(Luke 22:15-20) He said to them, "I have eagerly desired to eat this Passover with you before I suffer, for, I tell you, I shall not eat it [again] until there is fulfillment in the kingdom of God. Then he took a cup, gave thanks, and said, “Take this and share it among yourselves; for I tell you [that] from this time on I shall not drink of the fruit of the vine until the kingdom of God comes.” Then he took the bread, said the blessing, broke it, and gave it to them, saying, “This is my body, which will be given for you; do this in memory of me.” And likewise, the cup after they had eaten, saying, “This cup is the new covenant in my blood, which will be shed for you.”
In the above passage, Luke writes about the Last Supper. It’s obviously significantly important because all the gospels speak of the Last Supper. During the Last Supper, Christ breaks the bread and tells the apostles that it is His body. He tells them to take it and eat it. He gives them the cup of wine and tells them it is His blood and to drink it. A key phrase in all of this is, “do this in memory of me.” He commanded His apostles, and they obeyed the commandment as seen here:
(Acts 20:7) On the first day of the week when we gathered to break bread, Paul spoke to them because he was going to leave on the next day, and he kept on speaking until midnight.
The first day of the week in both the Julian calendar (which was used then) and the Gregorian calendar (used today) is Sunday. The Jerusalem community chose this day in order to relate it to the resurrection of Christ. The verse shows that the liturgy of the Eucharist has been in practice since the Last Supper.
We believe Christ when He says the bread is His body and the wine is His blood. The apostles believed it as well. All Catholics have believed it since the conception of the church.
(John 6:55-56) For my flesh is true food , and my blood is true drink . Whoever eats my flesh and drinks my blood remains in me and I in him.
The bread and wine are really God’s flesh and blood? That’s absurd!
- Conversion of one substance into another.
- In many Christian churches, the doctrine holding that the bread and wine of the Eucharist are transformed into the body and blood of Jesus, although their appearances remain the same.
While the bread and wine maintain the appearance of bread and wine, it actually becomes the flesh and blood of God. Jesus lost many followers when He revealed this mystery. But is it really so absurd? God is spirit (John 4:24) and substance. Does the flesh and blood of God need to appear as human flesh and blood to be so? Still, to this day, many have trouble believing that Jesus was one being of flesh and spirit. So, it’s understandably hard to believe that bread and wine can become a living part of God. However, the object of His flesh is not what matters. What matters is that He can become one with it, and when He does, it ceases being bread and wine and becomes the living flesh and blood of God. These things are hard to accept. We are finite and natural creatures. It’s difficult to understand God’s eternal nature when all we know is the limited and physical universe. But if that’s all we allow ourselves to know, then it is all we’ll ever understand.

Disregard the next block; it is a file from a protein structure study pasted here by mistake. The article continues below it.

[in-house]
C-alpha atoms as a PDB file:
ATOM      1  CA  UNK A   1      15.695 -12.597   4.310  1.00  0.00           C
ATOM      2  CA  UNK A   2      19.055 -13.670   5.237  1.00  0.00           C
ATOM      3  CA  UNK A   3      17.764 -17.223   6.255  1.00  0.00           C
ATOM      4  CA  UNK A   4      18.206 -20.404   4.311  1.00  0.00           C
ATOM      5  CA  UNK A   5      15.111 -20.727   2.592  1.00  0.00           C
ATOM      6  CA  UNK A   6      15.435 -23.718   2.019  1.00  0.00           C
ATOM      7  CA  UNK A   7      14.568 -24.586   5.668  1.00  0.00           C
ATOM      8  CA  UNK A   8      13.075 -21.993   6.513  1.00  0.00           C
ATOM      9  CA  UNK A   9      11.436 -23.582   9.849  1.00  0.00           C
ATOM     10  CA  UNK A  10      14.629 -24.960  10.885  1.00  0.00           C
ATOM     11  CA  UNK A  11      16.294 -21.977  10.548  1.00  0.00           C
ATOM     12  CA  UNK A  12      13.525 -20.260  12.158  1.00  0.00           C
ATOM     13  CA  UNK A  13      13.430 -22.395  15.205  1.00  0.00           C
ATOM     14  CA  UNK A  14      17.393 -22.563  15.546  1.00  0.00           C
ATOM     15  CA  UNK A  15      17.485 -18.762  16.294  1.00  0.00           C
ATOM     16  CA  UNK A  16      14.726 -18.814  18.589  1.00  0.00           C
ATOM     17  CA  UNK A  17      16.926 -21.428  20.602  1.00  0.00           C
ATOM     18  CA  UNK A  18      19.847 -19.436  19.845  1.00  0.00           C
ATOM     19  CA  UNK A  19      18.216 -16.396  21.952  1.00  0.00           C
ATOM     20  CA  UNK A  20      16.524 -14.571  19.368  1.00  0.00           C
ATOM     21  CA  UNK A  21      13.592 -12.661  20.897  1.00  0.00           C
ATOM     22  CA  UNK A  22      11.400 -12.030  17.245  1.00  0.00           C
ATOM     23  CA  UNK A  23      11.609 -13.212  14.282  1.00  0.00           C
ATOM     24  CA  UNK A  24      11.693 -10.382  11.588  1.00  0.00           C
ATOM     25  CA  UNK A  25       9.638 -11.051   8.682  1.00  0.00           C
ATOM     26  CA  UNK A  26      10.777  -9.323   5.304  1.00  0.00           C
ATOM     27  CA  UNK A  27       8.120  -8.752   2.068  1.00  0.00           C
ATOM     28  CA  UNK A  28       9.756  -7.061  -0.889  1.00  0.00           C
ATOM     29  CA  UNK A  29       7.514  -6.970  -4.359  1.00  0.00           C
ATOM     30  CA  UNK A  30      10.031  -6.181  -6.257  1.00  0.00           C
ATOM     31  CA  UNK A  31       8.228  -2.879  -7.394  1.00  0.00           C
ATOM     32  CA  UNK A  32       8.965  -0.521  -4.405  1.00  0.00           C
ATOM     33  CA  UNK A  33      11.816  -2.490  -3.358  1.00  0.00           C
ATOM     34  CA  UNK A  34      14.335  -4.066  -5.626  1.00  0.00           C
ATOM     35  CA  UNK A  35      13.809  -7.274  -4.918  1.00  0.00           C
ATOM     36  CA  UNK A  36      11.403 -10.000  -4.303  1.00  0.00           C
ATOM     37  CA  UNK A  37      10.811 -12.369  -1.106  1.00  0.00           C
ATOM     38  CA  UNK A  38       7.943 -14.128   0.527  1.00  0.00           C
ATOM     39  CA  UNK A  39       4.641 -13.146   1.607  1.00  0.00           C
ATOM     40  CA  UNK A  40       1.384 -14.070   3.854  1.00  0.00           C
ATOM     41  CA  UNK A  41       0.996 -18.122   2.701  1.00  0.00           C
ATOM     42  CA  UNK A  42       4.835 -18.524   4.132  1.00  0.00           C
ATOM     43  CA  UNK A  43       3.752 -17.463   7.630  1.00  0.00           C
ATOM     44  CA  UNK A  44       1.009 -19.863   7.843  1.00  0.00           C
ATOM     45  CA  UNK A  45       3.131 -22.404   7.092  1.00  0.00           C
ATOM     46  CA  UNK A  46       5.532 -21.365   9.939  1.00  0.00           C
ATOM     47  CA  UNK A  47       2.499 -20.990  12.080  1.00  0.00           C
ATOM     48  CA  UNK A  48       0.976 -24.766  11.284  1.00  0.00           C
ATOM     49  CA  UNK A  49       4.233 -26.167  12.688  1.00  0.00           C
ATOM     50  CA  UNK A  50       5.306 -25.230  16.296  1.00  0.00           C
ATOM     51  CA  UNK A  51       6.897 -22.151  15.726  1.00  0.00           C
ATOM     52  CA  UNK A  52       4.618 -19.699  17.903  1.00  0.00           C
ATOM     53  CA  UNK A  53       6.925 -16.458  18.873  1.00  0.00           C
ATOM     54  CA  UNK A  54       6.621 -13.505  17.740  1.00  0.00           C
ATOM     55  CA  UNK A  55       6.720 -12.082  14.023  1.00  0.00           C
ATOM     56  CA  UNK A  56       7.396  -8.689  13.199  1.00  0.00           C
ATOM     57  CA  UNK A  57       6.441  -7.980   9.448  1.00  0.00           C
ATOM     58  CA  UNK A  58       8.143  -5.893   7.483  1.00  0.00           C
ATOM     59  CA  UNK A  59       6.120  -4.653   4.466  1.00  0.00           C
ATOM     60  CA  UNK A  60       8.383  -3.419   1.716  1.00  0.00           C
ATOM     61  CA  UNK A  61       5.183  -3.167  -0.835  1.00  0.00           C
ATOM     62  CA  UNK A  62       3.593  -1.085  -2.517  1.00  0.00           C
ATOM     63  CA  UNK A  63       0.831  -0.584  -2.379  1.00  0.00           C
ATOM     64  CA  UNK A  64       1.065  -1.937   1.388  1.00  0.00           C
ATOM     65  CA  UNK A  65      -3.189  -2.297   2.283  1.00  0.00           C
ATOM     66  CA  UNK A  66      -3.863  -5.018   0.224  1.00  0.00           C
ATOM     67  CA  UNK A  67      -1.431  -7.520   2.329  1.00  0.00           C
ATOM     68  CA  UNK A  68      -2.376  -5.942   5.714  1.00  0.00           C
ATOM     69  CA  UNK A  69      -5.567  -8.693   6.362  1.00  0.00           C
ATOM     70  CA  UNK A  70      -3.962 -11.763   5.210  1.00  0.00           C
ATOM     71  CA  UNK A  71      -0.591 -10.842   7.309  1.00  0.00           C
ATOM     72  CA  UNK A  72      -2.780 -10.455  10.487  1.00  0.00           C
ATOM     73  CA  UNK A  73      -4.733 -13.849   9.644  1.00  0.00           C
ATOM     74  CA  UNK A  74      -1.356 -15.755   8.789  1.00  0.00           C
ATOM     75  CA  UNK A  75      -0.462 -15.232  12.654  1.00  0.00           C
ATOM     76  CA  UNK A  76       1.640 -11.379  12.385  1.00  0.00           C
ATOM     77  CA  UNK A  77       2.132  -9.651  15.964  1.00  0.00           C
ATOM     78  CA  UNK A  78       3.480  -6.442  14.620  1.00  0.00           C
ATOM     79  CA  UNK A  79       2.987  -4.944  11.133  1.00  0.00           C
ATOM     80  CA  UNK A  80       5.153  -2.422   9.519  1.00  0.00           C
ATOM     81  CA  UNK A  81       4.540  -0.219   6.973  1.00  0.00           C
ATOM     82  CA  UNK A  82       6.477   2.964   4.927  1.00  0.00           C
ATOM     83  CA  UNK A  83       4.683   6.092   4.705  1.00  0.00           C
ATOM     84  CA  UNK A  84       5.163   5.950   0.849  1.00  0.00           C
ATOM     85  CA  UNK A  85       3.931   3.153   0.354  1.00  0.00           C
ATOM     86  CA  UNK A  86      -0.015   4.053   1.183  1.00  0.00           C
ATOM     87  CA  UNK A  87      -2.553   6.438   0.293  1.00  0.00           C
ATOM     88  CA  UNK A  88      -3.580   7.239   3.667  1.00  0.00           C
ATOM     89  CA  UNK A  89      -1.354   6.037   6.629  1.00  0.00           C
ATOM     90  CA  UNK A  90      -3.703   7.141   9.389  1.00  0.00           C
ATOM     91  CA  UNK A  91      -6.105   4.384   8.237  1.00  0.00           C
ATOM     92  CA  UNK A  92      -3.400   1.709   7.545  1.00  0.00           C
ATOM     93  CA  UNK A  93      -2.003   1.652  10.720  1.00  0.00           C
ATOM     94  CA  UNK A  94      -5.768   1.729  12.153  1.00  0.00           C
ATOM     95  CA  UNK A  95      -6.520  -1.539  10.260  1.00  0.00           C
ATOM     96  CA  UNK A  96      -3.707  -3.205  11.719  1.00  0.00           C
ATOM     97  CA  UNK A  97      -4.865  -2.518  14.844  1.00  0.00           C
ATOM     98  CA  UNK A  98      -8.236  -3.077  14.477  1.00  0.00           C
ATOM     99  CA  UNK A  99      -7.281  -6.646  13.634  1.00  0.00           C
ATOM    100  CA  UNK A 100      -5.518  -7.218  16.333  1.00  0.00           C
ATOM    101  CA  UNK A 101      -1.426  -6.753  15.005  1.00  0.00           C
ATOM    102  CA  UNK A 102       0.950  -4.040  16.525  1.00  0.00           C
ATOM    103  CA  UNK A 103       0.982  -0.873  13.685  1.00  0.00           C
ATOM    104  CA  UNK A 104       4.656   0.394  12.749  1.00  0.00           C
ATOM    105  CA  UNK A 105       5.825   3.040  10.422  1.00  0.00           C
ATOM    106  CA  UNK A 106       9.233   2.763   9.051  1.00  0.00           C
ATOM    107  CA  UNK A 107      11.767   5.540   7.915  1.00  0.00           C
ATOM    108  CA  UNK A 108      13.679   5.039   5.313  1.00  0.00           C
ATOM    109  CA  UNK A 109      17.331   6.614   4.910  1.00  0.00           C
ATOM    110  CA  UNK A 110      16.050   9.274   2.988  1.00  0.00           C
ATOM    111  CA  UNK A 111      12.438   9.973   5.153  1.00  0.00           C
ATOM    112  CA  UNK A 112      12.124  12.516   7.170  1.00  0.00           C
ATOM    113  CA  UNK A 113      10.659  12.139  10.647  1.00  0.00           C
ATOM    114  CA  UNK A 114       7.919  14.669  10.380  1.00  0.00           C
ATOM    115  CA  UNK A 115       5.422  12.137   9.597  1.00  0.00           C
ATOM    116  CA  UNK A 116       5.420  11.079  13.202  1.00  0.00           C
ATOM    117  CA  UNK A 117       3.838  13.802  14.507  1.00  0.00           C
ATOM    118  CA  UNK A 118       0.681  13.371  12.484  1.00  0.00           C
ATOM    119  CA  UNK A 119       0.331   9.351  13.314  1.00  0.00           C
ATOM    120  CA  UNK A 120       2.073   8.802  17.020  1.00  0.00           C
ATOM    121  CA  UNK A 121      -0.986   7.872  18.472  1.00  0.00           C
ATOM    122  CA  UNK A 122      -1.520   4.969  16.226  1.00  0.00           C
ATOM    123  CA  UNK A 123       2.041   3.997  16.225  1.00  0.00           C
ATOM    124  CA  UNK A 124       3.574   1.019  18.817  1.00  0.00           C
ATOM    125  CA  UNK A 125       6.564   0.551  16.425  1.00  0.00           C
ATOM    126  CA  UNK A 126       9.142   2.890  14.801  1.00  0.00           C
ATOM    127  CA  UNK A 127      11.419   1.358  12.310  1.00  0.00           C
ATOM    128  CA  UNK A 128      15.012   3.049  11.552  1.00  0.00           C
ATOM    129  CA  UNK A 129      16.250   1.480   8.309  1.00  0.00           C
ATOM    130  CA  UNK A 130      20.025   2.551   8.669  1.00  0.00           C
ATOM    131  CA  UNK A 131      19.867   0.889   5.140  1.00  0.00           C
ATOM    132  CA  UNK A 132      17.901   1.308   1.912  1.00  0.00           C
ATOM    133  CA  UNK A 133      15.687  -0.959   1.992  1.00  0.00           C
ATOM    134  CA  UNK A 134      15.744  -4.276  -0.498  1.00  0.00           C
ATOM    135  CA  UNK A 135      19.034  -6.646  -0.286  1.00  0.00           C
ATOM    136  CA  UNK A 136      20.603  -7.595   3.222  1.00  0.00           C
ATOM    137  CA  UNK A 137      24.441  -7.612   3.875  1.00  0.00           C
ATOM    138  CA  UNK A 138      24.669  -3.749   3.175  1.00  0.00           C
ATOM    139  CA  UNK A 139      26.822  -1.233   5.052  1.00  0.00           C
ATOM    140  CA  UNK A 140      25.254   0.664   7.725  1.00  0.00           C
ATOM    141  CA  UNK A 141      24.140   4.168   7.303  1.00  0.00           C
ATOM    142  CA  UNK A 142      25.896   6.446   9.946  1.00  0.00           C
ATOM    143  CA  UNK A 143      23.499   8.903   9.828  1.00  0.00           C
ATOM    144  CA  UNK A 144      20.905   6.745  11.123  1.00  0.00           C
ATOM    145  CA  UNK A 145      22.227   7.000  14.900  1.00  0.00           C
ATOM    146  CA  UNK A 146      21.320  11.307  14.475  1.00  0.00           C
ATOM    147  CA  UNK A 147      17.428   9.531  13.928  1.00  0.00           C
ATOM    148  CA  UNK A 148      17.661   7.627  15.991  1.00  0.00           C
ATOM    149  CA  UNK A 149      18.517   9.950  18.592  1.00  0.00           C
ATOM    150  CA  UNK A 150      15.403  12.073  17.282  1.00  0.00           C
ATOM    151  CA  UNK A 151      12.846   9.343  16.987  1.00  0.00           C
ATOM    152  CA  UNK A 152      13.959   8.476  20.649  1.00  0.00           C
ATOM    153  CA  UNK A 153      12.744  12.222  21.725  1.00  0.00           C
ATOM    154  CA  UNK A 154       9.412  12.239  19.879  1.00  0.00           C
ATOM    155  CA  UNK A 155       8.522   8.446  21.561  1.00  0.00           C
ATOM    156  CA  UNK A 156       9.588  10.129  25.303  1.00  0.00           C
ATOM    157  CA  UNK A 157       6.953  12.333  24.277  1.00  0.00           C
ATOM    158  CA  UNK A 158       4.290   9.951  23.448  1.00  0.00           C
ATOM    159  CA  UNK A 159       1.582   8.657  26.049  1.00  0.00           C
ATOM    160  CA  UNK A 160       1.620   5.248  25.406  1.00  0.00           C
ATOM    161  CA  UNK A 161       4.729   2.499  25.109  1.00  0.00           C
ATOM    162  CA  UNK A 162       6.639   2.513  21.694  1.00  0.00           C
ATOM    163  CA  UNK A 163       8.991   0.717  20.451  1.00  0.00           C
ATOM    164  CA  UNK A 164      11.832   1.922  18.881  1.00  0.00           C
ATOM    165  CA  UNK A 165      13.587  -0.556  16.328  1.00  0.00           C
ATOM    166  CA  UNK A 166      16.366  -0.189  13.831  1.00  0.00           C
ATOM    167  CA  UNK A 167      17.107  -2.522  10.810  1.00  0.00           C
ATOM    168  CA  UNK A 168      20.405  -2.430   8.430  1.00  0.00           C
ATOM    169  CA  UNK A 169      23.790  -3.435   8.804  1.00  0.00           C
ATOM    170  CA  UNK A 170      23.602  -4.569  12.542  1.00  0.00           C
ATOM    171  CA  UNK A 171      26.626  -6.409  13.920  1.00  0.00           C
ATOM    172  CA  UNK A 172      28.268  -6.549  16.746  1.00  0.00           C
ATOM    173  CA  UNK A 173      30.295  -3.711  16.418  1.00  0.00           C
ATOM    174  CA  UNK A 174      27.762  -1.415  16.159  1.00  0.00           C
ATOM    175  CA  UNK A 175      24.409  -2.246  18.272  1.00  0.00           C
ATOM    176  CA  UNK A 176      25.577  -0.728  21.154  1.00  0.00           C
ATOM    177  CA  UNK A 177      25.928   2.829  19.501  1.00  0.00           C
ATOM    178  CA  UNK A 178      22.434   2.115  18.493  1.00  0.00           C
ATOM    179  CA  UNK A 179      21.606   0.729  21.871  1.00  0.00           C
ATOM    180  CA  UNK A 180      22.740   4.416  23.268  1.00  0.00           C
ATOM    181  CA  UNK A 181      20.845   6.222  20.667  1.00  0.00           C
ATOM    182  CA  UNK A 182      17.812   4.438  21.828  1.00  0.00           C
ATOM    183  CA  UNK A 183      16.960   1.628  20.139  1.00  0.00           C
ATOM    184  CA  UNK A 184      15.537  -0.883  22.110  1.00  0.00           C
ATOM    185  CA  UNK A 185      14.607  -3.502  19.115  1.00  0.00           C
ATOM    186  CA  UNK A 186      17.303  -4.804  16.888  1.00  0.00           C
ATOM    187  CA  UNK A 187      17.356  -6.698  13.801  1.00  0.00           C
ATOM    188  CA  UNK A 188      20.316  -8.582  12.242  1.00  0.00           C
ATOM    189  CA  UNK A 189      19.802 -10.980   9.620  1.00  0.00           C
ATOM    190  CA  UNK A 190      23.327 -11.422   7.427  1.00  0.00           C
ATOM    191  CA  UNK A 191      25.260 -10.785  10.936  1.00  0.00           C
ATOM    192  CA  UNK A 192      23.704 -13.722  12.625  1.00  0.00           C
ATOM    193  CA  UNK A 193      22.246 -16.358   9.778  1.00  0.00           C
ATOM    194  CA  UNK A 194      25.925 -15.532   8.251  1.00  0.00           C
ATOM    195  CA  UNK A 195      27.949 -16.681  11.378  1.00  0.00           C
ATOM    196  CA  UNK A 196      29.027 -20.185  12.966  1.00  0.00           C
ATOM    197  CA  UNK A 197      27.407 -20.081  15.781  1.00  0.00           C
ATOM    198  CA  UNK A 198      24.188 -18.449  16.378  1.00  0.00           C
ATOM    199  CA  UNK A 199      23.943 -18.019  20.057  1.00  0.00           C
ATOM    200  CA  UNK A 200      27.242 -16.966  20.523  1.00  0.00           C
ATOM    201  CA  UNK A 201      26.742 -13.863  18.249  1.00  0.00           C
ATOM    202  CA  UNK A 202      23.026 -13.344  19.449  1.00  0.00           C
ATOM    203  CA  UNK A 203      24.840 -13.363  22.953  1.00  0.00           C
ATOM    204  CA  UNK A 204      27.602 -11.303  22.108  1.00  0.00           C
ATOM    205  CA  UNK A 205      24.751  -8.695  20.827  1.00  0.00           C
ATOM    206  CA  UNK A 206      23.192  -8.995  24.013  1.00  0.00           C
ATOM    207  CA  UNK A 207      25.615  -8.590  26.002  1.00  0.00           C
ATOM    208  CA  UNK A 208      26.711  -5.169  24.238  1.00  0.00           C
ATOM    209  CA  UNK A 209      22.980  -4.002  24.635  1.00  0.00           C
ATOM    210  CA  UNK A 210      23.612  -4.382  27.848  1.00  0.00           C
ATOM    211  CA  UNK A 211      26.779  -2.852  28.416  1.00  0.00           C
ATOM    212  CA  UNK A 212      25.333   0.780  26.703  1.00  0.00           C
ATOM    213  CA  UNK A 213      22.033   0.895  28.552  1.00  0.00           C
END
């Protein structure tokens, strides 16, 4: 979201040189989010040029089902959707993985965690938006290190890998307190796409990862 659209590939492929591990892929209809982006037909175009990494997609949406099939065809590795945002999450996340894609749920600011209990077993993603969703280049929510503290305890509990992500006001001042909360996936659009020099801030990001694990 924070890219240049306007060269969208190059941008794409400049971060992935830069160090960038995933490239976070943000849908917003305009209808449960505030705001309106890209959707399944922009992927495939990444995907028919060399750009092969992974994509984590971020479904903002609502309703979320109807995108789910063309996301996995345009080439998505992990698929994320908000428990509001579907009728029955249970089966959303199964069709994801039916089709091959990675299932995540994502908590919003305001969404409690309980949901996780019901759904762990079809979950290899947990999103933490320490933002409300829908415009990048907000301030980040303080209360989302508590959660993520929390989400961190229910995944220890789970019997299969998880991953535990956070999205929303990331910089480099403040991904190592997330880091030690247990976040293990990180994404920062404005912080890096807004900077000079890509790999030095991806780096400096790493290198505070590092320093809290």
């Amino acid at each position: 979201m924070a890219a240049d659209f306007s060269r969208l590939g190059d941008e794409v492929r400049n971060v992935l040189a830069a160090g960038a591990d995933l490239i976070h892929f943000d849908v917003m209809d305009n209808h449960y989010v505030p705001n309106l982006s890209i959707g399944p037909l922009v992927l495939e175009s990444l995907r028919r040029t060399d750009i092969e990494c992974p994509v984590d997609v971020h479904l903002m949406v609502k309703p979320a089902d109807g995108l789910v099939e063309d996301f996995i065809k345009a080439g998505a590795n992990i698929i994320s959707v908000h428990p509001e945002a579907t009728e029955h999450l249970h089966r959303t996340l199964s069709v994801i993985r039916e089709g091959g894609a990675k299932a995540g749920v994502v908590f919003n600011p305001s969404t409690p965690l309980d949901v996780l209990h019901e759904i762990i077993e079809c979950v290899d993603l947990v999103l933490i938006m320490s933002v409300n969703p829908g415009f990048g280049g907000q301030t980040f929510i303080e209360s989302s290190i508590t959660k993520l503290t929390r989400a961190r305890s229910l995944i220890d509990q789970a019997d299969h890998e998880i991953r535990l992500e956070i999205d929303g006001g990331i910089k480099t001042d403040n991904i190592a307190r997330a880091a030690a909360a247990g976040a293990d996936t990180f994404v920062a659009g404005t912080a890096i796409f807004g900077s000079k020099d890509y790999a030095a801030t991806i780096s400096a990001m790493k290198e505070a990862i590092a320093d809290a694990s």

(John 6:60-63) Then many of his disciples who were listening said, “This saying is hard; who can accept it?” Since Jesus knew that his disciples were murmuring about this, he said to them, "Does this shock you? What if you were to see the Son of Man ascending to where he was before? It is the spirit that gives life while the flesh is of no avail.
“It is the spirit that gives life while the flesh is of no avail.” This one sentence is a profound philosophical statement. In Philosophy, objects are defined by substance and accidentals. The substance is the essence and nature of the object, while the accidentals are the physical aspects of the object such as smell, taste, weight, color, etc. In Transubstantiation, the substance changes, but the accidentals remain the same. This is why the bread remains bread, and the wine remains wine. However, the essence of both has become the body and blood of the Risen Christ.
(1 Corinthians 2:12-14) We have not received the spirit of the world but the Spirit that is from God, so that we may understand the things freely given us by God. And we speak about them not with words taught by human wisdom, but with words taught by the Spirit, describing spiritual realities in spiritual terms. Now the natural person does not accept what pertains to the Spirit of God, for to him, it is foolishness, and he cannot understand it because it is judged spiritually.